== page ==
Cover

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Title Page, Copyright

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Contents

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List of Illustrations

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p. vii

List of Tables

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p. viii

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Acknowledgments

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pp. ix-xiv

In completing this book I have counted on the support of so many friends and colleagues that it would take me a separate volume to fully describe what I owe to each of them. I must start by mentioning Mauricio Tenorio and Judith Coffin, who both directed the doctoral dissertation that was the first...

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Introduction

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pp. xv-xxxii

On January 27, 1992, President Carlos Salinas de Gortari signed into law an amendment to Article 130 of the Mexican Constitution, thereby recognizing the legal personality of the Catholic Church and allowing for the resumption of diplomatic relations between Mexico and the Vatican, broken more than a...

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1. Born with the Revolution: From Los Reyes to the Lettered City

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pp. 1-28

In his verse autobiography, Thomas Hobbes suggested that his traumatic birth was the key to his political theory. Hobbes’s brief reminiscence speaks for itself: upon hearing the rumors of an imminent arrival of the Spanish Armada, presumably under the command of the Antichrist’s agents, Hobbes’ mother...

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2. Tempering Passions: Everyday Life and Curricular Formation at the Morelia Seminary

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pp. 29-64

At the closing ceremony of the 1845 school year, the rector of Morelia’s conciliar seminary, Clemente de Jesús Munguía, delivered a long speech on the “origins, progresses and current situation of secondary education” in the institution under his care. As in his patriotic speech of 1838, Munguía reminded his...

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3. The Grammar of Civilization: Language, Rhetoric, and the Shaping of Public Opinion

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pp. 65-94

According to the historian and priest Agustín Rivera, who studied at the Seminary of Morelia in his youth, the course on literature and eloquence occupied the central place in the seminary’s curriculum, even more emphasized than theology. Commenting on his distaste for the education imparted at...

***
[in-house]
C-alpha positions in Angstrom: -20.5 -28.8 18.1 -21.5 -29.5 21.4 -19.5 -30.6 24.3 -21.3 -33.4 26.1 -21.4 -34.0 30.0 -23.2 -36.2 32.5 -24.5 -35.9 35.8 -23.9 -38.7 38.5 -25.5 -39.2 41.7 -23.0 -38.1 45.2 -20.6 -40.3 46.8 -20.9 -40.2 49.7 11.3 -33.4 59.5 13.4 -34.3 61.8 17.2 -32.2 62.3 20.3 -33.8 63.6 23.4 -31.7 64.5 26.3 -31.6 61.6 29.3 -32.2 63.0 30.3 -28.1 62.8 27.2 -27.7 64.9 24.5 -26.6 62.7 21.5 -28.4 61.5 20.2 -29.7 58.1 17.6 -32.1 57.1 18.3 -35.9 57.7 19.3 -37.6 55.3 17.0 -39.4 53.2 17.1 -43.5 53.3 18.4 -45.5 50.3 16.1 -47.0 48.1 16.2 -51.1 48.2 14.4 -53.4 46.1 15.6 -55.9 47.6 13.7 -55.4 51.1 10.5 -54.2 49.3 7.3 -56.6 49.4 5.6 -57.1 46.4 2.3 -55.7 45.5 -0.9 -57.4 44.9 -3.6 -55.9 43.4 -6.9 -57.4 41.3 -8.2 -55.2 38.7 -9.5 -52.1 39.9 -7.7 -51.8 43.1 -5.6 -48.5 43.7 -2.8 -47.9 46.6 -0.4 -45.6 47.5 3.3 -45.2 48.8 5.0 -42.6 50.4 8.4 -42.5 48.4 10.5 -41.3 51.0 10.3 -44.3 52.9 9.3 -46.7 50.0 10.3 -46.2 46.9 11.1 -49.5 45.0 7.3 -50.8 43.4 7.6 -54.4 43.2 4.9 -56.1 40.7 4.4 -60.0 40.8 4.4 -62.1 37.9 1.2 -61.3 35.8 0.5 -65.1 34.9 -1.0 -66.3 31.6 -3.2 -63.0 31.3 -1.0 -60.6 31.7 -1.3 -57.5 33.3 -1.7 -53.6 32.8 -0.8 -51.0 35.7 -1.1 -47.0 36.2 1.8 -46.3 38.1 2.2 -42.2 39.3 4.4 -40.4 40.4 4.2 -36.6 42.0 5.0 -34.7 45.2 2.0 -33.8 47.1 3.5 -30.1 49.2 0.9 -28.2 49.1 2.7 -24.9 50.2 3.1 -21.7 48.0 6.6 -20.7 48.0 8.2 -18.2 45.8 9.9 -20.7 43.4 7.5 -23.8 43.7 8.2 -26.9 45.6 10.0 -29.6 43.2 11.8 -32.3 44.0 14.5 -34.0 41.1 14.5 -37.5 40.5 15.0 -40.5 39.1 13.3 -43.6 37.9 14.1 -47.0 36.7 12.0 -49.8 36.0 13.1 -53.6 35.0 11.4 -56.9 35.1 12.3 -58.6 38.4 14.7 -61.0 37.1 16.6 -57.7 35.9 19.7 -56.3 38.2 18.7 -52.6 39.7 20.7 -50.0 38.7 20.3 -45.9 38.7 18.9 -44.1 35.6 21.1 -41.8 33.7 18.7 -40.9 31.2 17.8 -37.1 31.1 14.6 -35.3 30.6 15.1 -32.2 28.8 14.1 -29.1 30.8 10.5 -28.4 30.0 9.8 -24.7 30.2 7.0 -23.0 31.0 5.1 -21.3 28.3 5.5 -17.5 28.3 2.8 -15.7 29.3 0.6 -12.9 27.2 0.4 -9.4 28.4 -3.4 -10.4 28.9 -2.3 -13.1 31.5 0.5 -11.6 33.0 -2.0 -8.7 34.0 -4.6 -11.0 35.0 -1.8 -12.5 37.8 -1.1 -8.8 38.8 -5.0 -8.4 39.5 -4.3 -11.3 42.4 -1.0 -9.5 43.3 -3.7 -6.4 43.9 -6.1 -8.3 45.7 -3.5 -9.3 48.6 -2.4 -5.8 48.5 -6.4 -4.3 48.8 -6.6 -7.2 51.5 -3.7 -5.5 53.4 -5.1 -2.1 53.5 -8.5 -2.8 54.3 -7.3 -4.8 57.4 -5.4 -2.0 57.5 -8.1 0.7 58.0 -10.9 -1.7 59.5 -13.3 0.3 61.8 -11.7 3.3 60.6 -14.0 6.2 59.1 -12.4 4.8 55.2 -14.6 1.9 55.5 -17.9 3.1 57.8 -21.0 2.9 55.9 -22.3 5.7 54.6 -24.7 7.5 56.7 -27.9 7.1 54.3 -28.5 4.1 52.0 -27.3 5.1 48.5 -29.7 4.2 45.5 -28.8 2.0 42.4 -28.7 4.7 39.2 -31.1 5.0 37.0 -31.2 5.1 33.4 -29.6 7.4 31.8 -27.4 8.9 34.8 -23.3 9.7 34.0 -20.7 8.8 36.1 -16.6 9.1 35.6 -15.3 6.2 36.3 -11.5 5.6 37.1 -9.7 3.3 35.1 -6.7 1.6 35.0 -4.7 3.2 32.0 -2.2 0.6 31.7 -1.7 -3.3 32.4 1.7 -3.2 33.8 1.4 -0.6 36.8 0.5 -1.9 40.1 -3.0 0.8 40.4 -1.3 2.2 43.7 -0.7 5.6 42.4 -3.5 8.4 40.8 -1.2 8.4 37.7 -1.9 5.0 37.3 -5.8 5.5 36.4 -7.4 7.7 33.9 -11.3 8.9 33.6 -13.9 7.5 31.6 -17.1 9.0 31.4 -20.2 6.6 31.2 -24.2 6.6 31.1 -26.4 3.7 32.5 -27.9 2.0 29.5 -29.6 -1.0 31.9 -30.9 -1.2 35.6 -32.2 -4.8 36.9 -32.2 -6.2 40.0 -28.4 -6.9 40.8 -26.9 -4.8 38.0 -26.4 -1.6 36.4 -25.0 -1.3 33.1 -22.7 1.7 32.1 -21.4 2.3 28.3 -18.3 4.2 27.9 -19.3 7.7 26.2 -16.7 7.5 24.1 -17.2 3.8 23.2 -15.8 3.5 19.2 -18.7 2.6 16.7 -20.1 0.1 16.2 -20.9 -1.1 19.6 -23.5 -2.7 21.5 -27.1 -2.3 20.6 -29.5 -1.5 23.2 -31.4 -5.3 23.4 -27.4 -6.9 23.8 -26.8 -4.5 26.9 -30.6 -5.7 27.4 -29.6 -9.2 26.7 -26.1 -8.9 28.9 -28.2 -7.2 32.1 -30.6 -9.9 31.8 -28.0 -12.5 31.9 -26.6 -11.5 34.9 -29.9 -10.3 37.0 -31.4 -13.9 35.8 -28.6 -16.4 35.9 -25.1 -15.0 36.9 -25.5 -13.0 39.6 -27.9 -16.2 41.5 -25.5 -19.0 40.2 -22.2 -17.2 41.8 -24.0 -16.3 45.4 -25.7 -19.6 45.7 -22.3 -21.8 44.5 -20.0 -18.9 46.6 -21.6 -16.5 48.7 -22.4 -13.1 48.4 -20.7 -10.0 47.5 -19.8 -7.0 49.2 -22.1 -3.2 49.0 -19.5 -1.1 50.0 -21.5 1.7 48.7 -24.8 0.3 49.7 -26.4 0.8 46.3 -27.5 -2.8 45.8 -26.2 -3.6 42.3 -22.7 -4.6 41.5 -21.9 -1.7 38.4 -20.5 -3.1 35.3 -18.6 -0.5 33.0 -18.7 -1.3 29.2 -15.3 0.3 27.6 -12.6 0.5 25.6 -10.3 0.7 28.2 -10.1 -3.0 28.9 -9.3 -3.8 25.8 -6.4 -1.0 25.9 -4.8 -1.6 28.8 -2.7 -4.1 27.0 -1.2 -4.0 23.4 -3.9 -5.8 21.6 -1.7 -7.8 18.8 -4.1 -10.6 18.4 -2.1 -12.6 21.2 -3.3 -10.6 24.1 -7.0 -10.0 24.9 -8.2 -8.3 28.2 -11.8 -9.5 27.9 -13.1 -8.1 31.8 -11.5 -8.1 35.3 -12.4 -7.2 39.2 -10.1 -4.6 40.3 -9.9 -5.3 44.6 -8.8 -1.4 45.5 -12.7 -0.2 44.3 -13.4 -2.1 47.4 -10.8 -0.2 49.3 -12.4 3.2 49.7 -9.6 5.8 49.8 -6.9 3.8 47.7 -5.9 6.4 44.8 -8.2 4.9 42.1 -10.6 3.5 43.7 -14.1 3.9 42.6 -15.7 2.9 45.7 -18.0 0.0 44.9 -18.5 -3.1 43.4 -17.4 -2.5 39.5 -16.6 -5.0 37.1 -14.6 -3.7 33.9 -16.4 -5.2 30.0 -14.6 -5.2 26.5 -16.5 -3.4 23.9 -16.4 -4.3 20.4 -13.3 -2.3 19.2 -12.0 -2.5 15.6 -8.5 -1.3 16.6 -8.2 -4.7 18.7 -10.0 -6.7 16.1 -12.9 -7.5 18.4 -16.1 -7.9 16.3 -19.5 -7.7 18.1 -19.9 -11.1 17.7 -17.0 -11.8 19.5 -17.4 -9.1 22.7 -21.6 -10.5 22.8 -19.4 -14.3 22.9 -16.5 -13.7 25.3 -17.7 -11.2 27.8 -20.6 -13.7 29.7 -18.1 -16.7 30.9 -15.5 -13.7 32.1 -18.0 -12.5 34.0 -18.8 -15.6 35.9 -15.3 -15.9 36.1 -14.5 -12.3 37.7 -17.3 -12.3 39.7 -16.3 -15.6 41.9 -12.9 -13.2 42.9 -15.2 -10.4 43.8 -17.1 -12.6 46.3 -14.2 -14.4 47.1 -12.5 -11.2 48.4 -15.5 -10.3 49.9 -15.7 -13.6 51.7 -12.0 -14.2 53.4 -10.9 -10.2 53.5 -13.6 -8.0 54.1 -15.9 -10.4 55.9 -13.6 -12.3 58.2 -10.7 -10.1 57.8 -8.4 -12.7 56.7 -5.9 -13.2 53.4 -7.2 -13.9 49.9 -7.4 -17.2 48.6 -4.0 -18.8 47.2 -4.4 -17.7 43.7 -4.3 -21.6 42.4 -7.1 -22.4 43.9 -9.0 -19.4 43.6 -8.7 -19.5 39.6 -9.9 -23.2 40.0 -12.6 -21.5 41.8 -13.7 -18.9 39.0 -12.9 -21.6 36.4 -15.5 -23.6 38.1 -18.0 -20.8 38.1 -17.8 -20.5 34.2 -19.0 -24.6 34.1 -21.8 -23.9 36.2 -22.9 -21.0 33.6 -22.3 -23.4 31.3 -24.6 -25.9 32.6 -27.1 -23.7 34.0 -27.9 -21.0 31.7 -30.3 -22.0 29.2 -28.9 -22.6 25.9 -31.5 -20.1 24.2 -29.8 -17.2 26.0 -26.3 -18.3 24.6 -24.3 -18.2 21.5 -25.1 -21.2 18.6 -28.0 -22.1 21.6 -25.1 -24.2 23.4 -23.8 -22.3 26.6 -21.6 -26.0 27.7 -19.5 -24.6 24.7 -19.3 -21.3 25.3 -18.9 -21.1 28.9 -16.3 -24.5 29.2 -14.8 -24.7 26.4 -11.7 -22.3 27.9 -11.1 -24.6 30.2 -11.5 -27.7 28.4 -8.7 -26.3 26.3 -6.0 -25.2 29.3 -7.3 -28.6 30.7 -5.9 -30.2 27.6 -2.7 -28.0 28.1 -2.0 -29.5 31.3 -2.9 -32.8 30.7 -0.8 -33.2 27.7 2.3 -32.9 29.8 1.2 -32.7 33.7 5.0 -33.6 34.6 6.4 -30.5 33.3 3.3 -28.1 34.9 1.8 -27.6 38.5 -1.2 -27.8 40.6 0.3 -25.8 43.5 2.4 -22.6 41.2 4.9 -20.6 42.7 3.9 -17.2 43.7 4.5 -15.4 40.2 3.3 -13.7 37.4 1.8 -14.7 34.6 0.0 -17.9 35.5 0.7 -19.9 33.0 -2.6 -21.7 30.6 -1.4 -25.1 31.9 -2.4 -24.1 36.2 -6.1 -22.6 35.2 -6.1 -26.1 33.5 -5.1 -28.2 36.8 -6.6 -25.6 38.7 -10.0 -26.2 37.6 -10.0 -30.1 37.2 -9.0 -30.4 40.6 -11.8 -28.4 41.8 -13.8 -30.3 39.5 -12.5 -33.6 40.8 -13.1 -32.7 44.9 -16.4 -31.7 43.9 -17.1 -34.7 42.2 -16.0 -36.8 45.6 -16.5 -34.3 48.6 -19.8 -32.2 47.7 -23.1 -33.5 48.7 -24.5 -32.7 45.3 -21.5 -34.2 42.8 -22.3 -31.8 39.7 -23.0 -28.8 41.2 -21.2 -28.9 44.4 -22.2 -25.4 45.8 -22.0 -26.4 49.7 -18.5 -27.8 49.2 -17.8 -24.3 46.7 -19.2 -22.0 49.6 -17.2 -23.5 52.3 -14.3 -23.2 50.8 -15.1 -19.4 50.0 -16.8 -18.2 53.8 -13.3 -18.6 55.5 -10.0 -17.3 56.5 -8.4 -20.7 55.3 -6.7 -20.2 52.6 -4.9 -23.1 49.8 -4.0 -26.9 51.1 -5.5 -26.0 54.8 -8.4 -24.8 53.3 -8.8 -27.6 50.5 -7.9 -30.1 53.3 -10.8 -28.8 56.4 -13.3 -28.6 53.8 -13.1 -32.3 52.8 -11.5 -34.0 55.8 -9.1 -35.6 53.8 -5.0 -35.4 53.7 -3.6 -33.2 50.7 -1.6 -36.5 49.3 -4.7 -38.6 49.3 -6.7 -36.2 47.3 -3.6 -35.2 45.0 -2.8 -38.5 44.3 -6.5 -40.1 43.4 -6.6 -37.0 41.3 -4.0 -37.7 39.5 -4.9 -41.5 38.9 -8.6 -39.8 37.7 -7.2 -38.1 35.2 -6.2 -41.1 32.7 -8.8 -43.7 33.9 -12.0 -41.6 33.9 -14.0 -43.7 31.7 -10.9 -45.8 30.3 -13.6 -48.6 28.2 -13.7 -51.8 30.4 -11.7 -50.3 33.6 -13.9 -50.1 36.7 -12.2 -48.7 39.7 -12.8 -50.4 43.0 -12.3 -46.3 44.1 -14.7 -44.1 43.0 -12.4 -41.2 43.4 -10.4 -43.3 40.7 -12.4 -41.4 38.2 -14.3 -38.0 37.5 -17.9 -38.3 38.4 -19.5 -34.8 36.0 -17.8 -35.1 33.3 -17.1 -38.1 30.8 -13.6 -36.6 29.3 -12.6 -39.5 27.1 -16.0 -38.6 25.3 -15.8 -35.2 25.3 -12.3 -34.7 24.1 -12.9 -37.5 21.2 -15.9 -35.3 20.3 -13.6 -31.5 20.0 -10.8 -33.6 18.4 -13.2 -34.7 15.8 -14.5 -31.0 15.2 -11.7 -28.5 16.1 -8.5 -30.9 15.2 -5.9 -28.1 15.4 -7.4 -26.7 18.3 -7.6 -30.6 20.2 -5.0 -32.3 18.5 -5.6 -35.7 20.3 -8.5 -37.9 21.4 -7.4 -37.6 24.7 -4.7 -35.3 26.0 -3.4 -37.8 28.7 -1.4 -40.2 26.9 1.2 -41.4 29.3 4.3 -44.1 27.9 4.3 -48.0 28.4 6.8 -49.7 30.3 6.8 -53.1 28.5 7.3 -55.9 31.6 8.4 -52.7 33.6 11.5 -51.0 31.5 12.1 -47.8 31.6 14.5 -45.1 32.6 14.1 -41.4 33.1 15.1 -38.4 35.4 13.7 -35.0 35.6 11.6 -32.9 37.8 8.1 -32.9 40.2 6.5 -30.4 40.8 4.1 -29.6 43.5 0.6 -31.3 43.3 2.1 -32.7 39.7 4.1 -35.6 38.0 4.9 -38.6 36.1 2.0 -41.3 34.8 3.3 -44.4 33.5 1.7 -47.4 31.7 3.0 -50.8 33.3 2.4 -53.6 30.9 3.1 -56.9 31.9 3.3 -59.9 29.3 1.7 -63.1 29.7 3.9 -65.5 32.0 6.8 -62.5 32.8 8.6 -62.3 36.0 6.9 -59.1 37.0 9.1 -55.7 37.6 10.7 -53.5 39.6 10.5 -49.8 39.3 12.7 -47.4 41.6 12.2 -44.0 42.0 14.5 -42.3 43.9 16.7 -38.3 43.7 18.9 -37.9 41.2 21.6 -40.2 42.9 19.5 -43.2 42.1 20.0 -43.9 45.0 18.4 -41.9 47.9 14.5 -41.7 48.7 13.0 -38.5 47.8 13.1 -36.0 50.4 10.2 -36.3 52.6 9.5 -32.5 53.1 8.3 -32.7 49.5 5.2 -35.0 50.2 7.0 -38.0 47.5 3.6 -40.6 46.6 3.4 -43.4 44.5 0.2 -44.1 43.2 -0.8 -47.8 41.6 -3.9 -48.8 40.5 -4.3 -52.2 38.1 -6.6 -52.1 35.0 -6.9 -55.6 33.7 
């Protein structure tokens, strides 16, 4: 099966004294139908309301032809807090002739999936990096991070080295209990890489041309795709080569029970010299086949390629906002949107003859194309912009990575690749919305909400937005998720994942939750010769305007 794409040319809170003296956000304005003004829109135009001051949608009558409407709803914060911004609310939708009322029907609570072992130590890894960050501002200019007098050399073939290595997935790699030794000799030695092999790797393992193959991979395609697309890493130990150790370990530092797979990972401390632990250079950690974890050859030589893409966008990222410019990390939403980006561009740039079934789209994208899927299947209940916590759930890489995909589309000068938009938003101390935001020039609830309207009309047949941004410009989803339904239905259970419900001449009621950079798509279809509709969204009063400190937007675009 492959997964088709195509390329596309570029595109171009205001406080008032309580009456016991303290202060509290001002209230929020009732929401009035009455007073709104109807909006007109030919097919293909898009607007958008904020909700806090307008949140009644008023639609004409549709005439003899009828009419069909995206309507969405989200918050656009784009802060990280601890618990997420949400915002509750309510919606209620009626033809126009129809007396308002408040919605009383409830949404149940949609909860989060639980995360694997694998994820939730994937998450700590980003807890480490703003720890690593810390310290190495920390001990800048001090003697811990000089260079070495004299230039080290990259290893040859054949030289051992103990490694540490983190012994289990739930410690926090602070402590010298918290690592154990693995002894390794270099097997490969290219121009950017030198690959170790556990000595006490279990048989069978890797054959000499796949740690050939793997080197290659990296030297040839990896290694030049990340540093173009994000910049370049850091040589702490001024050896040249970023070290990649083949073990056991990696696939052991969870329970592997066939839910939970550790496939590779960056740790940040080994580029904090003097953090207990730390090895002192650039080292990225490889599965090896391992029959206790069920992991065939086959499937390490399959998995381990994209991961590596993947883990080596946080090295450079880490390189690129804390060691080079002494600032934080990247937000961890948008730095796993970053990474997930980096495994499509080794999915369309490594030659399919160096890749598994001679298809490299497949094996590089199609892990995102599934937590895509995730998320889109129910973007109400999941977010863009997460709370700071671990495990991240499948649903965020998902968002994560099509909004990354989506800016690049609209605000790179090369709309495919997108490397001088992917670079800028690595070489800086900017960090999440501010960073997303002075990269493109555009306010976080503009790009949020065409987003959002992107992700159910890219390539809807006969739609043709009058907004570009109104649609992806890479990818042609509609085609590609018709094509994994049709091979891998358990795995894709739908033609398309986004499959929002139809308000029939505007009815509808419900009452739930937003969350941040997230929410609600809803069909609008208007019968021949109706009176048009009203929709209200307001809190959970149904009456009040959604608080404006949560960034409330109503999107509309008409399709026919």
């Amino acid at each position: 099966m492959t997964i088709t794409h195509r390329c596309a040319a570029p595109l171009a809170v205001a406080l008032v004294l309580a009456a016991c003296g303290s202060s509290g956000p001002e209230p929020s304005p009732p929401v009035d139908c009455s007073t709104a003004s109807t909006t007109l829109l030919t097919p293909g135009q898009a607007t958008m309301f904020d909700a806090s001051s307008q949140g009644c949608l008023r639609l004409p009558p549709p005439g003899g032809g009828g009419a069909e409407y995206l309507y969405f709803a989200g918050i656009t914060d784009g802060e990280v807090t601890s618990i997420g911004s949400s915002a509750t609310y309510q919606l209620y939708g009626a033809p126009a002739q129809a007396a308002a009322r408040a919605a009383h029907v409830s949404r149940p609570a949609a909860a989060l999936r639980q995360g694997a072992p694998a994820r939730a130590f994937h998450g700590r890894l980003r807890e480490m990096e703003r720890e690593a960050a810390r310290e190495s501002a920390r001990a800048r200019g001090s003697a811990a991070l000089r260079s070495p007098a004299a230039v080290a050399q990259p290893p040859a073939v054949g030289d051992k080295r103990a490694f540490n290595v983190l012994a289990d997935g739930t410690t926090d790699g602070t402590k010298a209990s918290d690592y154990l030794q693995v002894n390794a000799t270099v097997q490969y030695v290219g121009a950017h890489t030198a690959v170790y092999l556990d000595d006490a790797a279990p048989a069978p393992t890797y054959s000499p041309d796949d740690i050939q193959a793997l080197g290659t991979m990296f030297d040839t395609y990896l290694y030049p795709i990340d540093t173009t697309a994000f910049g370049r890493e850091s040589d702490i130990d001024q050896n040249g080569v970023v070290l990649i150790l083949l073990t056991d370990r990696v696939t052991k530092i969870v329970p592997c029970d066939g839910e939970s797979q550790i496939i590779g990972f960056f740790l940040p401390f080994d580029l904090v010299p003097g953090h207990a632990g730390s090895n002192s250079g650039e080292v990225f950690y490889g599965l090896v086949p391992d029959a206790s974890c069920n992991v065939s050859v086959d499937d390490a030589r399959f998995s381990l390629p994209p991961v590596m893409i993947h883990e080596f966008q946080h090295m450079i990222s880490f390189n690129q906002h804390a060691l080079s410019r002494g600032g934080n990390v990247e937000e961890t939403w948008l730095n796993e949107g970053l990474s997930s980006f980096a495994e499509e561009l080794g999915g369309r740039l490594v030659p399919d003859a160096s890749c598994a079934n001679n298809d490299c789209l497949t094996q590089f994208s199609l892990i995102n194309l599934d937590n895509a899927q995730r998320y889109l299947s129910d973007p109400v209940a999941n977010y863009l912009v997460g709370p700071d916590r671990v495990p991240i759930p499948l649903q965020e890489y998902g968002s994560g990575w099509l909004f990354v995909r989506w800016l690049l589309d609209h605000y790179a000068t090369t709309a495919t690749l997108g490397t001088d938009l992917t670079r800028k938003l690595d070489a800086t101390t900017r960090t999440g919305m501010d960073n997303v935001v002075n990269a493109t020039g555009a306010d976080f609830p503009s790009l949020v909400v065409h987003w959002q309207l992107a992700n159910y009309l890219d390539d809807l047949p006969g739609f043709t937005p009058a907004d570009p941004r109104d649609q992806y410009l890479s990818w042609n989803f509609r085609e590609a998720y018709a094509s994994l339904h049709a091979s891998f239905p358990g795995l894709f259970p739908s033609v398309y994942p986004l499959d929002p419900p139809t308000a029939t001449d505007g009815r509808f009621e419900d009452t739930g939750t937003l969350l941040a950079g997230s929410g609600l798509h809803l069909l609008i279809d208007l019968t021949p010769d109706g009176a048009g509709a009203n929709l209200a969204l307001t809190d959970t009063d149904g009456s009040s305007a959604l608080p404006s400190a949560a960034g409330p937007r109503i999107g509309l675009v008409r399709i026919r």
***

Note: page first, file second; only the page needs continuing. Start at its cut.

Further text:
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4. “The Ways of Legitimacy”: Constitutionalism and Church-State Relations in El derecho natural

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pp. 95-136

By the time Munguía’s El derecho natural was published in 1849, the Mexican republic had already established four different constitutions, all of which had failed in their main purpose of organizing a political system “that could command effective and enduring...

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5. The Defiant Bishop: The Catholic Church Confronts the Liberal Reforma

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pp. 137-188

Juan Cayetano Gómez Portugal, the revered first bishop of postindependence Michoacán, passed away in the early morning of April 4, 1850. Although Bishop Gómez Portugal had confronted the secular authorities more than once during his eighteenth years at the head of the diocese, the news of his...

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6. Distant Allies: Conservatism and the Twilight of the Catholic State

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pp. 189-230

On February 2, 1853, the priest Juan de D. Torres returned to his parish in the Purépecha town of Quiroga, from which he had been driven weeks earlier by the local liberals. The priest reported to Bishop Clemente de Jesús Munguía that all the villagers, “men, women, and children,” welcomed him with tears...

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Conclusion

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pp. 231-240

Since the late nineteenth century, historians have understood the Mexican Reforma as a second war for independence, one that pitted a progressive, secularizing, and patriotic liberal party against the deeply reactionary Catholic Church, the last bastion of the colonial ancien régime. According to this narrative, the...

Notes

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pp. 241-284

Bibliography

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pp. 285-322

Index

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pp. 323-335

Other Works in the Series

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pp. 336-337